“For the record, woohoo! Not just art, but life- magic.”
– Jandy Nelson, I’ll Give You the Sun
I am just learning how to play again; how to make life magical. How to find the silky seedlings in dried out pods while walking and then set them free in the wind one by one.
How to grab hand-fulls of leaves and smoosh them into my face before tossing them high into the air and watching them fall.
How to whisper stories to trees while I press my hand to the rough bark and listen for an answer. (See The Silent Friends video).
It is good learning.
This last week my husband Jamey and I took Sawyer (our five-year-old) to see the Lego exhibit at the Columbus Museum of Art.
I hosted a Mindful Creativity Workshop for St. Francis DeSales High School staff a few weeks ago. Here are some photos and a responses to questions teachers asked in the workshop.
How do we make those spaces in our brain happen more often?
Brains are never going to be completely silent. Their jobs are to think, so those thoughts will just keep coming. I do find that my brain tells me fewer stories since I have been practicing for awhile, but what is more important than this is to “get distance” from thoughts. To know thoughts are not you. You don’t have to believe them. This will naturally create more “space” in our brains, because we won’t be feeding our thoughts as often. We will see that they are simply passing through.
I am hosting a workshop at the Wexner Center for the Arts for Capital (or COTA) day on October 16 from 10:00 a.m. to 3:00 p.m. called Mindful Creativity which is FREE and open to ALL teachers!
Here is a blurb about it from the Wexner Center website:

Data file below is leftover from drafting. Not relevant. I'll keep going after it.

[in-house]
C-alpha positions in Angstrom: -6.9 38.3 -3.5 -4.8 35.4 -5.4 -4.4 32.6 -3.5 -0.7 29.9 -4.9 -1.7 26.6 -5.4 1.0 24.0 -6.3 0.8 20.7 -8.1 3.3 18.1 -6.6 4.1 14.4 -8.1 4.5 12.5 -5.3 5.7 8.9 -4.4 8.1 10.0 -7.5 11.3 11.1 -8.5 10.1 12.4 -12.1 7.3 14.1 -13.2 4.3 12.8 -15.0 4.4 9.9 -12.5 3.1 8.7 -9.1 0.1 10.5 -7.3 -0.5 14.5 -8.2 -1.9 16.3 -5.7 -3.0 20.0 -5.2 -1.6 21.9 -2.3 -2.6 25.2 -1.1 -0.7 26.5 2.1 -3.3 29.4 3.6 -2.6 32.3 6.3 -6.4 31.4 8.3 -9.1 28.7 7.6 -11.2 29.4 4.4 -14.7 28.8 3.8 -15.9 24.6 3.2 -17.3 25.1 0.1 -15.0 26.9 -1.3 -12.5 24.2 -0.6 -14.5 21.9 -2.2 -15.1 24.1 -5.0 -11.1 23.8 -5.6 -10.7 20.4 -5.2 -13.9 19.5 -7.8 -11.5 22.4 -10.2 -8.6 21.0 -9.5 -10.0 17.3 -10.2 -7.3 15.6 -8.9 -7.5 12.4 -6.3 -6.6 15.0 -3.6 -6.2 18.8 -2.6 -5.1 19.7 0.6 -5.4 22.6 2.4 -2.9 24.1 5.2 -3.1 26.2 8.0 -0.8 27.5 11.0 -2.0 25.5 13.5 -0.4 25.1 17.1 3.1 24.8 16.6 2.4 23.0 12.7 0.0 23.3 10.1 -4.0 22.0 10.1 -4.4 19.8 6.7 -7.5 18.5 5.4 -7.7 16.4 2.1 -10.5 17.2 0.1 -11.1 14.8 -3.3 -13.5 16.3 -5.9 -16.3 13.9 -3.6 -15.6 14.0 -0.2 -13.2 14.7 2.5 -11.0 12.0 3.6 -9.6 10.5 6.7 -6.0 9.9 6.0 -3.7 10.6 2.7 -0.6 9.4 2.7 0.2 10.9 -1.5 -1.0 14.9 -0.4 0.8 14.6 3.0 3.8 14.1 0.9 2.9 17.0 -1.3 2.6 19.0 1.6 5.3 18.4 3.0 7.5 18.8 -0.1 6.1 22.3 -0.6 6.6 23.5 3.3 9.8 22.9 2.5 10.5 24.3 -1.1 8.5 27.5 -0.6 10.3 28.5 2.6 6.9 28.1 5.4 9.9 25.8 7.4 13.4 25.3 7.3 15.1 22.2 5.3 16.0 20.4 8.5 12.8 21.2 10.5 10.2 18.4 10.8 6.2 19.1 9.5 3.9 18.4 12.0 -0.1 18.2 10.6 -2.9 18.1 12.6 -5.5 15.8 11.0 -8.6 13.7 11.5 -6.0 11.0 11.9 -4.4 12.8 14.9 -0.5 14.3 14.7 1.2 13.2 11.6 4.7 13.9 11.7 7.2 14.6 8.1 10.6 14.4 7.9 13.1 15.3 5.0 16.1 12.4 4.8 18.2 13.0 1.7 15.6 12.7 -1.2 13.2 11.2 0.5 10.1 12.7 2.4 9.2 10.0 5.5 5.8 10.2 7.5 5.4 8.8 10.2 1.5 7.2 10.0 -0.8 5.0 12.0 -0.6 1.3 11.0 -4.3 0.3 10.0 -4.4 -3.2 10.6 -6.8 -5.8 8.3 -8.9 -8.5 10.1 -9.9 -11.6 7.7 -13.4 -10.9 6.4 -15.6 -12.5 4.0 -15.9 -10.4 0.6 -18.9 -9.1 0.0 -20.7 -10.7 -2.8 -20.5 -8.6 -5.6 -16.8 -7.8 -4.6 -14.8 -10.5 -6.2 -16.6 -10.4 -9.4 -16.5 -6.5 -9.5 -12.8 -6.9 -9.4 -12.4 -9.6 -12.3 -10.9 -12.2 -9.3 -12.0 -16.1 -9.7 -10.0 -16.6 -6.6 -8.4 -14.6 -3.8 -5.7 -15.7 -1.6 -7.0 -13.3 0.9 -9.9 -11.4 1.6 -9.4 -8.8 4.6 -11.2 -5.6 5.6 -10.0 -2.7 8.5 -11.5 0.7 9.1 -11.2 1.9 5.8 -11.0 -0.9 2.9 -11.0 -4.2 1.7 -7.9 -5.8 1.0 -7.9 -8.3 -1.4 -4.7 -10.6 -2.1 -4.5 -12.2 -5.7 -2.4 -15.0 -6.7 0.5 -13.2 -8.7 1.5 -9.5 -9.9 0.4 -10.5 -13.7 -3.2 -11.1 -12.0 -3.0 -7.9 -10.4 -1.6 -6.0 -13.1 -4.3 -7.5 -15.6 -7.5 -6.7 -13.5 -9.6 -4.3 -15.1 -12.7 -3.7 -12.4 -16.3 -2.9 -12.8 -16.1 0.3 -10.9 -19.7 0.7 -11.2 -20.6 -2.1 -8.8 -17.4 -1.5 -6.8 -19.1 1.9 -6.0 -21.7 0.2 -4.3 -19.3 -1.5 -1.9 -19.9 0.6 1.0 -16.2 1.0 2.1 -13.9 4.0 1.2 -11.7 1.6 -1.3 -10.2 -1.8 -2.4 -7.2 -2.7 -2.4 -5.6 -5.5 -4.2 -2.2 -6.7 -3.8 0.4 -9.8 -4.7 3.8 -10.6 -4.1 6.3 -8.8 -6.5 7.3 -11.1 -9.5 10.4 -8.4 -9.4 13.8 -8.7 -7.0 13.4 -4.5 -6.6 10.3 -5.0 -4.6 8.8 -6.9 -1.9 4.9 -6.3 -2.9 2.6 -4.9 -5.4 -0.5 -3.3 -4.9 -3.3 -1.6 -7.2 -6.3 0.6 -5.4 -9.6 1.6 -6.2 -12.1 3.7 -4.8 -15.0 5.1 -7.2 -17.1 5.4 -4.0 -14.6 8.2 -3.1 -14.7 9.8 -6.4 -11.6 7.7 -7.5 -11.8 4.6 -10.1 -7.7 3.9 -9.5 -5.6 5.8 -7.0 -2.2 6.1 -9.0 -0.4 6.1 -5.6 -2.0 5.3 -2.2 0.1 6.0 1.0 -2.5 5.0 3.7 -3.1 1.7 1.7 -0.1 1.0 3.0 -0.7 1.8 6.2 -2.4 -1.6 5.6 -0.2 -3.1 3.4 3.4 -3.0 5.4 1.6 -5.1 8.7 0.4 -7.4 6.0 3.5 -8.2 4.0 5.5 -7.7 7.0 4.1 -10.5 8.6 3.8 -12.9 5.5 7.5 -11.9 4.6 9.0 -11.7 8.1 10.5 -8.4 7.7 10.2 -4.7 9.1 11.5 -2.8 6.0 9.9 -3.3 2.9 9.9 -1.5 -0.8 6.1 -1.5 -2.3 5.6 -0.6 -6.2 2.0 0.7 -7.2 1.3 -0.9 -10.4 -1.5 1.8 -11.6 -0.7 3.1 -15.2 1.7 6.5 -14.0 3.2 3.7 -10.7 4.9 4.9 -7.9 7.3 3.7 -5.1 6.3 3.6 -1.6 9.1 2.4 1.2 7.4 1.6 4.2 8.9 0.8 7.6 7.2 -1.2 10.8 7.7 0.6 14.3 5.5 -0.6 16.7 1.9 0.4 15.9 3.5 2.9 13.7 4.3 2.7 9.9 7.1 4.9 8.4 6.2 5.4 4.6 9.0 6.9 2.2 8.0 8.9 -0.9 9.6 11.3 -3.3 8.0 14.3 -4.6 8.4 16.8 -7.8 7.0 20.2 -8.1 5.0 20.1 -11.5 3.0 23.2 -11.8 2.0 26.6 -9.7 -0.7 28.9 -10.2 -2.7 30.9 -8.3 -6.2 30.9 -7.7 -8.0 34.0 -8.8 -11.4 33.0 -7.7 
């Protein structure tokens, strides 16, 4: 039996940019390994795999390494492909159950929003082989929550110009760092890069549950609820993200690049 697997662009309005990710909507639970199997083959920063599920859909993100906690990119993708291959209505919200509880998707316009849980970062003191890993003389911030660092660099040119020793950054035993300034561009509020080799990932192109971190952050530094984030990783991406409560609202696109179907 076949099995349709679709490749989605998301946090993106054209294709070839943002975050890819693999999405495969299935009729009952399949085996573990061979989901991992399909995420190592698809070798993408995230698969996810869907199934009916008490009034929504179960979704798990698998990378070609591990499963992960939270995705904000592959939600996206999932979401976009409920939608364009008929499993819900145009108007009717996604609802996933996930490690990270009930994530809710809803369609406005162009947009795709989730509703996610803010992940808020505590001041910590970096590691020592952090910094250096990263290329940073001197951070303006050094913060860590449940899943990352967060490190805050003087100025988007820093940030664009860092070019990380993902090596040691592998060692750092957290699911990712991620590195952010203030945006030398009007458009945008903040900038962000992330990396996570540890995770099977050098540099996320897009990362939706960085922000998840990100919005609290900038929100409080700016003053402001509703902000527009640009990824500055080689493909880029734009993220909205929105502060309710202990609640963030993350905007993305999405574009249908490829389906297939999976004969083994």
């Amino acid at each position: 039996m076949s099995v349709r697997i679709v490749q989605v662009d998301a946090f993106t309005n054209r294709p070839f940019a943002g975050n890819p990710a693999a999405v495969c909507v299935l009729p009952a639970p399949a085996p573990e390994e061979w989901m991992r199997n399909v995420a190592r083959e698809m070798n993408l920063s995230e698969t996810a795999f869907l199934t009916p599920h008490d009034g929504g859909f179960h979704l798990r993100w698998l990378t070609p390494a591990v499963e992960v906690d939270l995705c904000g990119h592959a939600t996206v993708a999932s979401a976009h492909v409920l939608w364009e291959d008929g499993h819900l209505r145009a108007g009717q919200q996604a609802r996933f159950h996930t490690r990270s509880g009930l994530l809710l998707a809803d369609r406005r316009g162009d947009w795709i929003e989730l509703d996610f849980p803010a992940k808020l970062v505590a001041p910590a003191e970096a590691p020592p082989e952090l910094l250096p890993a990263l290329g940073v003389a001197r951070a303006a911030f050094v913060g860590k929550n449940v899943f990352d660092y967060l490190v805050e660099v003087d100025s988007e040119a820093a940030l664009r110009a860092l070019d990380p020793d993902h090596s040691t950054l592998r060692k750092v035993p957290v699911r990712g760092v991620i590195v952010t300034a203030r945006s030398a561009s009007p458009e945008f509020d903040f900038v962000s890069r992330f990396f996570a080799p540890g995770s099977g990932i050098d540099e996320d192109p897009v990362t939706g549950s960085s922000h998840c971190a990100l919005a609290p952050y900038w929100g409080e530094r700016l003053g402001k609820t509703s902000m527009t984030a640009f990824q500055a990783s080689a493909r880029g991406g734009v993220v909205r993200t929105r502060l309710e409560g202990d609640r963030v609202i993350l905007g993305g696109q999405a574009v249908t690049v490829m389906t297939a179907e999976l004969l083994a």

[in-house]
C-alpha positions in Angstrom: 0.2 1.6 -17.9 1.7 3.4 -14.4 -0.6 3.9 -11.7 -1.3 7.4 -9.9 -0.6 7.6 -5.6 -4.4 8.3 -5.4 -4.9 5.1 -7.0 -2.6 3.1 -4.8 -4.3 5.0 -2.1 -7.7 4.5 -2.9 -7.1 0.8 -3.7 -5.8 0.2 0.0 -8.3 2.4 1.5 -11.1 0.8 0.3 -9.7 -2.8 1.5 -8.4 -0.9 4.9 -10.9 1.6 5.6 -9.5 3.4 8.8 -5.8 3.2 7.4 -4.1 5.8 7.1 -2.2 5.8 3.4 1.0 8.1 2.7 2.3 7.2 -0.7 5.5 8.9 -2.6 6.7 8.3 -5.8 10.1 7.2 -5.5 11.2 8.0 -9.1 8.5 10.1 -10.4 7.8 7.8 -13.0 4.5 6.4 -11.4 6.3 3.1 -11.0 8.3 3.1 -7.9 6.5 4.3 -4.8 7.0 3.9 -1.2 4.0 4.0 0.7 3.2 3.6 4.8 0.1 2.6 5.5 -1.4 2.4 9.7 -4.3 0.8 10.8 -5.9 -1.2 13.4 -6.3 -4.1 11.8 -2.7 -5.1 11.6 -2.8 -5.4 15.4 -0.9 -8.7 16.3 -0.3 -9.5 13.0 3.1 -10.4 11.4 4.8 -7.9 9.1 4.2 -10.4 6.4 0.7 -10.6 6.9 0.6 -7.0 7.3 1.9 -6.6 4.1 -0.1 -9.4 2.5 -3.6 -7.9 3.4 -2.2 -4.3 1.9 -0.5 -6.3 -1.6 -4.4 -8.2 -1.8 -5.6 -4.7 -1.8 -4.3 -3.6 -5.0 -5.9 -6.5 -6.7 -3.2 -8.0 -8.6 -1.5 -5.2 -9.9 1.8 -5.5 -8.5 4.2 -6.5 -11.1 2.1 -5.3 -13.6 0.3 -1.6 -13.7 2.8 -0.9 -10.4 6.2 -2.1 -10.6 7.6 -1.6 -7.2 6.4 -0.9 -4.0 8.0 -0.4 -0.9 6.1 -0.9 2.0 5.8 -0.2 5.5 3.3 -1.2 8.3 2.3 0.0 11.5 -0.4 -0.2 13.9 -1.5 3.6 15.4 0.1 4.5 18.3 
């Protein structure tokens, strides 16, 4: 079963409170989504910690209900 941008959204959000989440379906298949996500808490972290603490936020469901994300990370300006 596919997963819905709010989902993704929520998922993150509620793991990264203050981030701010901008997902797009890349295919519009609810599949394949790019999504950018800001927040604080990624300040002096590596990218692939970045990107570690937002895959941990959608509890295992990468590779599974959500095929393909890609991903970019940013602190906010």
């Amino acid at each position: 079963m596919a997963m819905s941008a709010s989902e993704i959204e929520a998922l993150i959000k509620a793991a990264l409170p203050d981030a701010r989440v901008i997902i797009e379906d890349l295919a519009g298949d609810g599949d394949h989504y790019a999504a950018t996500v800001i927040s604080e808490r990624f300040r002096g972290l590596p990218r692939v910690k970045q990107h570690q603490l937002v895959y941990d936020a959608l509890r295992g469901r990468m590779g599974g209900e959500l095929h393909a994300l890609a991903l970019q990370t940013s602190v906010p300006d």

What does it mean to be “present”—to notice the colors and textures of our everyday surroundings? How does this “presence” apply to one’s process as an artist, a writer, a thinker, or an explorer of the world? Answering these questions and more will be the focus of this year’s Capital Day, Mindful Creativity. Learn how mindfulness works and what it looks like in practice. Investigate creativity through this lens to explore the world of art and artistry together using the exhibition After Picasso: 80 Contemporary Artists as inspiration. Consider ways that you can take this new knowledge to your students to enhance their own presence in the world and their abilities as explorers and artists. Come prepared to write, discuss, reflect, and practice mindfulness strategies.
You can register for the workshop on the Wexner Center website at this link. There is a gray box in the top right corner that says “register.”
This week I worked with students in the Mosaic program with Kim Leddy and Steve Shapiro. We wanted to provide students with an introduction to mindfulness and mindful creativity while also introducing the themes of transformation, identity and change.
Before I came into the classroom, Kim and Steve had used a variation on this mindfulness lesson (originally for teachers and staff) to introduce neuroplasticity and mindfulness to students. In the lesson, they also had students write metaphors for their brains. Student responses ranged from “a runaway train” to “Willy Wonka’s chocolate factory.”
This lesson prepared students by providing opportunities to think about what their brain is like now, and what they might want it to be like in the future with the understanding that they can make changes with focused attention. It was a great lead in to some creative, messy work.
“There is a land of the living and a land of the dead and the bridge is love, the only survival, the only meaning.”
–The Bridge of San Luis Rey, Thornton Wilder
Flowers and I have a long history soaked in sadness and beauty. For me, flowers are linked to death, linked to joyously being alive, linked to the connection between the two.
My flower story begins with my beloved Grandma Rose who passed away last October. We were very close, and I had the fortunate experience of living with her throughout most of college with my oldest son and also of being a close partner with her as she traveled through her death experience.
In my role as Educator-in-Residence in the wonderful and amazing Pages program with the inspirational Dionne Custer-Edwards I have been teaching Mindful Creativity. We began on day one with an introduction to mindfulness, and I received some good questions from teachers about personal mindful practice, implementing mindfulness for students in the classroom, and how to talk to people about mindfulness in order to build more acceptance. Here are some questions from teachers and the responses I gave with links for further information.